Table 3.

Bearman grade 3 or 4 toxicity

Table 4.

Causes of death before day 100 after transplantation

Engraftment and chimerism

All 76 patients surviving more than 21 days achieved a neutrophil recovery of more than 0.5 × 109/L in a median of 14 days (range, 9-35 days). Fifty-five patients achieved platelet transfusion independence at a median of 21 days (range, 9-118 days), and the other 21 patients had relapses or died before achieving this endpoint. Seventy-five patients had chimerism studies using cytogenetics or molecular techniques, and the median percentage of donor cells at the time of first post-transplant bone marrow examination (approximately 30 days after stem cell transplantation) was 100% (range, 0%-100%). Five patients had less than 50% donor cells. Of these 5 patients, 2 failed to clear bone marrow blasts, one had full autologous reconstitution, another became fully chimeric after immunosuppression withdrawal, and one had secondary graft failure and died of infectious complications. At 3 months, 40 of 42 patients in remission had more than 90% donor cells using the same techniques. At 1 year all 17 patients in remission had 100% donor cell engraftment by the same techniques.

Acute and chronic GVHD

Thirty-four patients had grade 2-4 acute GVHD for a probability of 0.49 (95% CI, 0.38-0.60); of these, 19 patients had grade 3-4 acute GVHD for a probability of 0.29 (95% CI, 0.18-0.41). Sixteen of the 41 deaths before day 100 were related to acute GVHD. Patients receiving unrelated donor transplants had a trend toward a higher risk for acute GVHD (grade 2-4, 62% vs 41% [P = .05]; grade 3-4, 39% vs 19% [P = .10]). Deaths from acute GVHD were more common in recipients of unrelated donor transplants than in other donor types (11 of 40 vs 4 of 46; P = .026). Chronic GVHD developed in 21 of 46 evaluable patients, for an actuarial risk of 68% ± 9%.


Twenty-six of 43 patients with AML/MDS achieved complete remission. Of the 17 patients who did not, one did not clear bone marrow blasts, 10 died before day 30, 5 died before platelet transfusion independence from transplantation complications, and one died of progressive disease. Nineteen of the 27 patients with CML achieved complete remission. Of the 8 patients who did not, one patient had autologous reconstitution and 7 died of transplantation complications before platelet transfusion independence.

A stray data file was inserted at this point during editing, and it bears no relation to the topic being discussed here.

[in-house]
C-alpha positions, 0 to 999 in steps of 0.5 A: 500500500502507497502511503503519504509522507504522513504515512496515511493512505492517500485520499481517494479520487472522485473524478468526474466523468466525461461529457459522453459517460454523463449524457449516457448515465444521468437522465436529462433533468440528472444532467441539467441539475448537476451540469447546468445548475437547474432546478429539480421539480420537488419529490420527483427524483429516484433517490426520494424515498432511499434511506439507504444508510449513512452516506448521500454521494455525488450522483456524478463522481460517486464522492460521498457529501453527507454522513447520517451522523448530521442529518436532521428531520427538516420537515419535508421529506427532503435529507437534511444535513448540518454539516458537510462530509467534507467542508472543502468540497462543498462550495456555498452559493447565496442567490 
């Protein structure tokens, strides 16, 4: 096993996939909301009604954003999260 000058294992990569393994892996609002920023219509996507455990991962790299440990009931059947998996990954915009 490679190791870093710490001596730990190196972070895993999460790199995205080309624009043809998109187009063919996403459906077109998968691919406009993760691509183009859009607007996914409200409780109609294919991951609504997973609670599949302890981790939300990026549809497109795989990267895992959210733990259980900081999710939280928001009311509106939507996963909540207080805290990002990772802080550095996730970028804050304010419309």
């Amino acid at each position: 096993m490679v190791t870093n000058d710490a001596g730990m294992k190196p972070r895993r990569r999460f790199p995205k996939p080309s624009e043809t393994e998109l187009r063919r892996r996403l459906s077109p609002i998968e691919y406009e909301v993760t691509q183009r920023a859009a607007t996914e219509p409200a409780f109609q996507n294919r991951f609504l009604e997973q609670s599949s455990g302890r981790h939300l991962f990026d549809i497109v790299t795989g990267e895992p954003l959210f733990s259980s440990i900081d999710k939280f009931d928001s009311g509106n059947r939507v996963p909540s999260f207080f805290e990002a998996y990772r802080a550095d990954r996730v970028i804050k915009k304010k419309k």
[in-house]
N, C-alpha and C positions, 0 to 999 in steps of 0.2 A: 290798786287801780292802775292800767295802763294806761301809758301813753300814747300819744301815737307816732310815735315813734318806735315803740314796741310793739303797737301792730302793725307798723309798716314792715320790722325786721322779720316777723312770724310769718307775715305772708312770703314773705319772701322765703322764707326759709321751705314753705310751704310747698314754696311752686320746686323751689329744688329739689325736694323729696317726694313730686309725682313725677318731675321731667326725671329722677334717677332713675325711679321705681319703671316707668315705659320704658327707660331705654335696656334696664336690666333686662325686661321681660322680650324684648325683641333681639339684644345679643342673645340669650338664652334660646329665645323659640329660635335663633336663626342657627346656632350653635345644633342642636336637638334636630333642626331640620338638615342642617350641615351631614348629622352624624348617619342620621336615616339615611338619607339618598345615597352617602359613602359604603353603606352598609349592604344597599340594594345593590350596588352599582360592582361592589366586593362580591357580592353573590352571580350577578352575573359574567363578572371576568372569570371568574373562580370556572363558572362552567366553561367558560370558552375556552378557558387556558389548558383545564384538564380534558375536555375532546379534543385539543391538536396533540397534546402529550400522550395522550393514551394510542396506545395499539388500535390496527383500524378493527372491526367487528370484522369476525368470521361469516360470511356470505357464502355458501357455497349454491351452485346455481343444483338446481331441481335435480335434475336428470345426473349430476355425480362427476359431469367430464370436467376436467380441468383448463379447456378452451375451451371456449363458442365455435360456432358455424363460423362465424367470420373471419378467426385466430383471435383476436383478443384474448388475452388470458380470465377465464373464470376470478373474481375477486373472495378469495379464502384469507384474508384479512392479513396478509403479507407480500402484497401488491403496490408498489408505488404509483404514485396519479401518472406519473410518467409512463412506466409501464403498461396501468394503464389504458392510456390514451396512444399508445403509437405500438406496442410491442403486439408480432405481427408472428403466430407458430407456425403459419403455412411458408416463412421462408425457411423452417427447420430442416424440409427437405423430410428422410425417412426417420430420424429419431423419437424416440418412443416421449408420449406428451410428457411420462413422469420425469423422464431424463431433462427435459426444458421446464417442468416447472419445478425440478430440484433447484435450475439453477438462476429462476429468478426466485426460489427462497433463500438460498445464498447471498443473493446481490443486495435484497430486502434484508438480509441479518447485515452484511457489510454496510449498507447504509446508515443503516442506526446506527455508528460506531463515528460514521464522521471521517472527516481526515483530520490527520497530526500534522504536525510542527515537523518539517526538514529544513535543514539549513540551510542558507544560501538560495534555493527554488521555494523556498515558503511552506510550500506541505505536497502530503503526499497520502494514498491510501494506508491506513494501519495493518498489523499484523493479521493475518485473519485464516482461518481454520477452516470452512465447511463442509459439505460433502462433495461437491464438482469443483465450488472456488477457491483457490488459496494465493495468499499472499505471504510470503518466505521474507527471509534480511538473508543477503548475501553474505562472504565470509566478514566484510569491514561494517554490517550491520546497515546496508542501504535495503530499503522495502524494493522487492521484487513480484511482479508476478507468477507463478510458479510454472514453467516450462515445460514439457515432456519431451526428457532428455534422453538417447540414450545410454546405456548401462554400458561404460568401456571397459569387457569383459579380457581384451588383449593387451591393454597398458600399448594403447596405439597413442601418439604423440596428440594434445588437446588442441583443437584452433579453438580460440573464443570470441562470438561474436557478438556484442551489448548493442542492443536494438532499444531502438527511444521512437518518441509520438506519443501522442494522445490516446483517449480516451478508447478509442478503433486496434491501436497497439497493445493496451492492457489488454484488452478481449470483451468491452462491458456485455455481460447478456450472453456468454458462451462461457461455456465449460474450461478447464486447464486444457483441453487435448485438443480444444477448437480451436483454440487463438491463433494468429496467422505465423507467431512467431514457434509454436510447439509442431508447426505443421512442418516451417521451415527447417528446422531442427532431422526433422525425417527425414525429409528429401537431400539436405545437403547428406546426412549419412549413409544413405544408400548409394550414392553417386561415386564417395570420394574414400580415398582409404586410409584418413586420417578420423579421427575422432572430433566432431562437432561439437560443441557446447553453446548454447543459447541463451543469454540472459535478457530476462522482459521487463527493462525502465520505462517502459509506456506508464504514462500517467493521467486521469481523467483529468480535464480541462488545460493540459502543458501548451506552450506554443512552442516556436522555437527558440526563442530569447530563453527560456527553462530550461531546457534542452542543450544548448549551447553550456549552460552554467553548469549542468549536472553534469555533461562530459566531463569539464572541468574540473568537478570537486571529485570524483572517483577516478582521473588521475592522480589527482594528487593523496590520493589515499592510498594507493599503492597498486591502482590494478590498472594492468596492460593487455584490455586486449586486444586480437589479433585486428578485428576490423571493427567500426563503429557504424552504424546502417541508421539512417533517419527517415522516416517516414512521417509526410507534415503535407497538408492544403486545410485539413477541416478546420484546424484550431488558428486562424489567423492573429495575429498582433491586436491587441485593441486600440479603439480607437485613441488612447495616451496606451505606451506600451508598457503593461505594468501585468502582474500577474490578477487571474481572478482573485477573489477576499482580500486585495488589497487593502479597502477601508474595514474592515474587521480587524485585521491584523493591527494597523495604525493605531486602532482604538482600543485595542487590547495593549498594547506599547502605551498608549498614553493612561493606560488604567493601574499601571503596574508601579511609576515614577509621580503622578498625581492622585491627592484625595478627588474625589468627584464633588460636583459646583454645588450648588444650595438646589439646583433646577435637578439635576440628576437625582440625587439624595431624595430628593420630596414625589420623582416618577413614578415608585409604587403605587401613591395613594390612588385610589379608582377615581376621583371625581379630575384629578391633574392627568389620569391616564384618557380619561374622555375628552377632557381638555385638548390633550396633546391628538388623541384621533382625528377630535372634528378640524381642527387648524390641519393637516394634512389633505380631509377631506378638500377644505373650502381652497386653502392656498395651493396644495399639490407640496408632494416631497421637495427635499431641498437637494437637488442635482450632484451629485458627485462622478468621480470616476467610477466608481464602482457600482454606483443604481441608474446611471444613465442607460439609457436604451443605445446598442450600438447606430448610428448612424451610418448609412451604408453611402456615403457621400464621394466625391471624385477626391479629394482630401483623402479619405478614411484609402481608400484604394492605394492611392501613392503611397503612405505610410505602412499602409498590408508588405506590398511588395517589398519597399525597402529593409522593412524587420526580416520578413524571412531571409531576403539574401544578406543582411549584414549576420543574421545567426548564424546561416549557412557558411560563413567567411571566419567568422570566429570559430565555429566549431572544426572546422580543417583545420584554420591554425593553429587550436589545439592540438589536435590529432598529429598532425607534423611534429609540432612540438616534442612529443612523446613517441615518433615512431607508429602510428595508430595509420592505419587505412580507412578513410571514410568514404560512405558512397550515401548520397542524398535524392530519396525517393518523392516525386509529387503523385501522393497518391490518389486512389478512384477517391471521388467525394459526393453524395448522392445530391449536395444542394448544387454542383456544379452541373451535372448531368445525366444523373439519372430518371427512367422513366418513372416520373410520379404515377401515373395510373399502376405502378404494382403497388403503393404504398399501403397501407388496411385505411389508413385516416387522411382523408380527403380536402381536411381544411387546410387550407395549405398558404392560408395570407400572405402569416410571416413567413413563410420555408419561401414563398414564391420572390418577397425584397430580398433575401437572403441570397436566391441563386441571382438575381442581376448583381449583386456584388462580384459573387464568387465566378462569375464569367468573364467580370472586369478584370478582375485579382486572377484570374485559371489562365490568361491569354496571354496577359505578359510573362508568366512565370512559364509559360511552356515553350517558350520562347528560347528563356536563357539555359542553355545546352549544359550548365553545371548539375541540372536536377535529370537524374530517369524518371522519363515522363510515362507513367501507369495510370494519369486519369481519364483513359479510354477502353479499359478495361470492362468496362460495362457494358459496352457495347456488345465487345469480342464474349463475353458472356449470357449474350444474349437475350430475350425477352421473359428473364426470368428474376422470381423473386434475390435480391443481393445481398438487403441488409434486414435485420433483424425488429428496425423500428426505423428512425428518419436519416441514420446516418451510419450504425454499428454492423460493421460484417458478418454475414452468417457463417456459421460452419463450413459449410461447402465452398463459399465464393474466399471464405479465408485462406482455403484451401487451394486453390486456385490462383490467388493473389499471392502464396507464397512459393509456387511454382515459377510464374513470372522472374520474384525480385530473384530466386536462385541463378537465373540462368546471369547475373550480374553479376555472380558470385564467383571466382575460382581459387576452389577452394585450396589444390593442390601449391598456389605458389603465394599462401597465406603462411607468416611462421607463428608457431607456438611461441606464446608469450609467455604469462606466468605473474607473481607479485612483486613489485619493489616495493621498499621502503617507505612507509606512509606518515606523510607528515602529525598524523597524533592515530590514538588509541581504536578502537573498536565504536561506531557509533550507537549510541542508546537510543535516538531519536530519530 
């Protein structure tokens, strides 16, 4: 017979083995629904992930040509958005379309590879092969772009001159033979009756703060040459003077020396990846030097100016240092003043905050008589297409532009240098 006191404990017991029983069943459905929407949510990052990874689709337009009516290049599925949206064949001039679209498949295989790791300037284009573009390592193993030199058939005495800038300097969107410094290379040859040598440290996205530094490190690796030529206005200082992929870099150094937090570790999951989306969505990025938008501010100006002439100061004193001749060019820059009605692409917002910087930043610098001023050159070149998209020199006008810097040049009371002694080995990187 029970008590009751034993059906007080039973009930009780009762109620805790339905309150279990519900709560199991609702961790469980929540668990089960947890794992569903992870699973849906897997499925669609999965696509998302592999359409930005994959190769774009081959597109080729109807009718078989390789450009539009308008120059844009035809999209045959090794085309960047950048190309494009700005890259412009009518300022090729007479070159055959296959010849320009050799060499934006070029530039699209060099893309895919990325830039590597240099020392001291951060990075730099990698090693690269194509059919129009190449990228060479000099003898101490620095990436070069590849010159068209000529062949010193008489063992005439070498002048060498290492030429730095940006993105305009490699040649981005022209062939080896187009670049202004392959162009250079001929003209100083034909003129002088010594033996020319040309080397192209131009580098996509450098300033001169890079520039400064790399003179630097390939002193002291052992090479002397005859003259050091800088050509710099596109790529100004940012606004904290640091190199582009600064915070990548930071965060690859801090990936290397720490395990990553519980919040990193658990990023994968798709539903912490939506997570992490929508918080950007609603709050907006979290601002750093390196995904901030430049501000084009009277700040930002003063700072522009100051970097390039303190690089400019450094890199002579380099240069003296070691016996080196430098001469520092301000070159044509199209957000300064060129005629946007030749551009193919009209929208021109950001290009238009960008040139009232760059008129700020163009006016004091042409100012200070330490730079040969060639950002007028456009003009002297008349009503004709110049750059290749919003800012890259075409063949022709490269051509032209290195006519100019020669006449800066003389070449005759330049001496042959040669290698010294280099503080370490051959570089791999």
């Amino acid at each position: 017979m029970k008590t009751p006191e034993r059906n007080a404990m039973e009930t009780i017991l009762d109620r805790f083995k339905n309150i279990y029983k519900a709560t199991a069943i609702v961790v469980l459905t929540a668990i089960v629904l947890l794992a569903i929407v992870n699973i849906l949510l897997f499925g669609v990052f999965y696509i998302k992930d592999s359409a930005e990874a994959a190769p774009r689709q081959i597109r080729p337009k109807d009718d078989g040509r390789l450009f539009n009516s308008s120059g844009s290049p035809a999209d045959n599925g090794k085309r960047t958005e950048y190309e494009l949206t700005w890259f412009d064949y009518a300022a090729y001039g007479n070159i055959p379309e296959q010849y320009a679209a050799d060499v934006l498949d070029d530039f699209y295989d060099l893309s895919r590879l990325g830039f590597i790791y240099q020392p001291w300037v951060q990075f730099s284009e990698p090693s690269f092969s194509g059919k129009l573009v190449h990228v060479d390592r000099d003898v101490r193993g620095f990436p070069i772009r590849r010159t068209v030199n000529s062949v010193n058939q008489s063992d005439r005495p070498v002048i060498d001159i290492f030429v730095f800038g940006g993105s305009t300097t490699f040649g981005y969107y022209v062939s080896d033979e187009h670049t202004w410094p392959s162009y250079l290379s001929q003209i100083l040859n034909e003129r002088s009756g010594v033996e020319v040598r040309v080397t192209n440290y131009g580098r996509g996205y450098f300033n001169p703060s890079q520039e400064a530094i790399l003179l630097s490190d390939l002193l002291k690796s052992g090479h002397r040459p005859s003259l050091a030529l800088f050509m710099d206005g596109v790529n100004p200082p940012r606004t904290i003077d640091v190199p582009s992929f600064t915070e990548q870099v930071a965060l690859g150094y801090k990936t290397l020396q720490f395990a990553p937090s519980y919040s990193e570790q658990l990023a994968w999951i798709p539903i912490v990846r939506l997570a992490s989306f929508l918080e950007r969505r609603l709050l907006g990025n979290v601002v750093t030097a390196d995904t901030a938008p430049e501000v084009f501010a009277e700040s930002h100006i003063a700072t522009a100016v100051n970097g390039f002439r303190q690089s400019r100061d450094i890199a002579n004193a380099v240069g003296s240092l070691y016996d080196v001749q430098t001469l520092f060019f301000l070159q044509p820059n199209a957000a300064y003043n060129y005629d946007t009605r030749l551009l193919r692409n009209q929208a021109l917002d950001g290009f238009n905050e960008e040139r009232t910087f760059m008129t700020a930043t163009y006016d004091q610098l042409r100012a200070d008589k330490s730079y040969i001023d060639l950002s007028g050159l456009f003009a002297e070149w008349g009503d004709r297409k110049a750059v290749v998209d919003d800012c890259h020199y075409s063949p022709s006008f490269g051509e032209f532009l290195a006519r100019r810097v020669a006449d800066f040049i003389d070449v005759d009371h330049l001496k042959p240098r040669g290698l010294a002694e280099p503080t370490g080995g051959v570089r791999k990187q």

Among the 16 remaining patients, 1 of 3 patients with ALL, 1 of 4 patients with Hodgkin disease, and 2 of 9 patients with non-Hodgkin lymphoma achieved complete remission. All other patients died of transplantation-related complications.

Overall survival and disease-free survival

The overall 2-year survival probability was 0.28 (95% CI, 0.20-0.39) for all patients. On univariate analysis significant prognostic factors for survival included risk category, number of prior therapies, donor sex, and preparative regimen (fludarabine vs cladribine/melphalan). The probability of disease-free survival at 2 years was 0.23 (95% CI, 0.15-0.34) for all patients. Significant factors associated with improved disease-free survival on univariate analysis included better risk category, fewer prior therapies, better performance status, and male sex of donor (Table 5). Survival and disease-free survival according to diagnosis and risk group are demonstrated in Figure 1.

Table 5.

Univariate analysis for overall survival, disease-free survival, and transplantation-related mortality

Fig. 1.

Survival rates.

(A) Overall survival for patients according to diagnosis. (B) Disease-free survival for patients according to diagnosis. (C) Overall survival for patients according to risk group (good, CR1 or chronic phase; intermediate, any remission greater than 1 or accelerated-phase CML; poor, all others). (D) Disease-free survival for patients according to risk group (good, CR1 or chronic phase; intermediate, any remission greater than 1 or accelerated-phase CML; poor, all others).